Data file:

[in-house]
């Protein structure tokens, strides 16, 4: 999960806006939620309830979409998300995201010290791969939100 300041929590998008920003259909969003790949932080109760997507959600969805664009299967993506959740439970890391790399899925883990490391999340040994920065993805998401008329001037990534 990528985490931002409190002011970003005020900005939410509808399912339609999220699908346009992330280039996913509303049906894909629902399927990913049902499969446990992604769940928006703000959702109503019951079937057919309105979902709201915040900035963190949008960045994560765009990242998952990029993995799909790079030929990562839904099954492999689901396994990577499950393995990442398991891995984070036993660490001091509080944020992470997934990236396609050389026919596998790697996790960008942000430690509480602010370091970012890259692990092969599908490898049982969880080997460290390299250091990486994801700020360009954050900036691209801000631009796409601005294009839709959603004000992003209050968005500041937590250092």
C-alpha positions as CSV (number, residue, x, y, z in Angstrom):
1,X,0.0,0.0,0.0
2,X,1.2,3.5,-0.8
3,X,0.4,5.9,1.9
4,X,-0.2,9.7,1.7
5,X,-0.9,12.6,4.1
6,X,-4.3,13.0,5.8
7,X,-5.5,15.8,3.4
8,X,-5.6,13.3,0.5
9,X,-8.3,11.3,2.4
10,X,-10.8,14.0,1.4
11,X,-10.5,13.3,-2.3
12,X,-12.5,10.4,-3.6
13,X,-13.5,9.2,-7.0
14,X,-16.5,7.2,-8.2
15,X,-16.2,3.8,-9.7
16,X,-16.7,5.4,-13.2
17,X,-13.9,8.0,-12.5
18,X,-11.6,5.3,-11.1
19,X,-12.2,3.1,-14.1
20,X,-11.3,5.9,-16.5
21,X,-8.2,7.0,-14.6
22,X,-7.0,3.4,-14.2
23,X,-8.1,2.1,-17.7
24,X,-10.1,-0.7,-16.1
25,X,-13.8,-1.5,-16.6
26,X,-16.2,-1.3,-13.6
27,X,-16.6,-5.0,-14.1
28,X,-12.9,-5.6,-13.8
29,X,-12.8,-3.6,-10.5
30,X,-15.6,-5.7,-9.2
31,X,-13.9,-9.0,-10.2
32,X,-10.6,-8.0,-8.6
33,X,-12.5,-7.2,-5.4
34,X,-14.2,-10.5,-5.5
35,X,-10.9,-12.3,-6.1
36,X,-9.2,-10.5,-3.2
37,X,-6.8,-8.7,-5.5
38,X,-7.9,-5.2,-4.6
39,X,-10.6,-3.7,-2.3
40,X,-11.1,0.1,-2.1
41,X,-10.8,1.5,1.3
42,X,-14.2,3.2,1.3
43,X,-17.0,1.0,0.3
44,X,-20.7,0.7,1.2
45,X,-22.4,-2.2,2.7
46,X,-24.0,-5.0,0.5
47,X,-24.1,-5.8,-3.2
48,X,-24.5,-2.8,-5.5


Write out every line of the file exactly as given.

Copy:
[in-house]
């Protein structure tokens, strides 16, 4: 999960806006939620309830979409998300995201010290791969939100 300041929590998008920003259909969003790949932080109760997507959600969805664009299967993506959740439970890391790399899925883990490391999340040994920065993805998401008329001037990534 990528985490931002409190002011970003005020900005939410509808399912339609999220699908346009992330280039996913509303049906894909629902399927990913049902499969446990992604769940928006703000959702109503019951079937057919309105979902709201915040900035963190949008960045994560765009990242998952990029993995799909790079030929990562839904099954492999689901396994990577499950393995990442398991891995984070036993660490001091509080944020992470997934990236396609050389026919596998790697996790960008942000430690509480602010370091970012890259692990092969599908490898049982969880080997460290390299250091990486994801700020360009954050900036691209801000631009796409601005294009839709959603004000992003209050968005500041937590250092």
C-alpha positions as CSV (number, residue, x, y, z in Angstrom):
1,X,0.0,0.0,0.0
2,X,1.2,3.5,-0.8
3,X,0.4,5.9,1.9
4,X,-0.2,9.7,1.7
5,X,-0.9,12.6,4.1
6,X,-4.3,13.0,5.8
7,X,-5.5,15.8,3.4
8,X,-5.6,13.3,0.5
9,X,-8.3,11.3,2.4
10,X,-10.8,14.0,1.4
11,X,-10.5,13.3,-2.3
12,X,-12.5,10.4,-3.6
13,X,-13.5,9.2,-7.0
14,X,-16.5,7.2,-8.2
15,X,-16.2,3.8,-9.7
16,X,-16.7,5.4,-13.2
17,X,-13.9,8.0,-12.5
18,X,-11.6,5.3,-11.1
19,X,-12.2,3.1,-14.1
20,X,-11.3,5.9,-16.5
21,X,-8.2,7.0,-14.6
22,X,-7.0,3.4,-14.2
23,X,-8.1,2.1,-17.7
24,X,-10.1,-0.7,-16.1
25,X,-13.8,-1.5,-16.6
26,X,-16.2,-1.3,-13.6
27,X,-16.6,-5.0,-14.1
28,X,-12.9,-5.6,-13.8
29,X,-12.8,-3.6,-10.5
30,X,-15.6,-5.7,-9.2
31,X,-13.9,-9.0,-10.2
32,X,-10.6,-8.0,-8.6
33,X,-12.5,-7.2,-5.4
34,X,-14.2,-10.5,-5.5
35,X,-10.9,-12.3,-6.1
36,X,-9.2,-10.5,-3.2
37,X,-6.8,-8.7,-5.5
38,X,-7.9,-5.2,-4.6
39,X,-10.6,-3.7,-2.3
40,X,-11.1,0.1,-2.1
41,X,-10.8,1.5,1.3
42,X,-14.2,3.2,1.3
43,X,-17.0,1.0,0.3
44,X,-20.7,0.7,1.2
45,X,-22.4,-2.2,2.7
46,X,-24.0,-5.0,0.5
47,X,-24.1,-5.8,-3.2
48,X,-24.5,-2.8,-5.5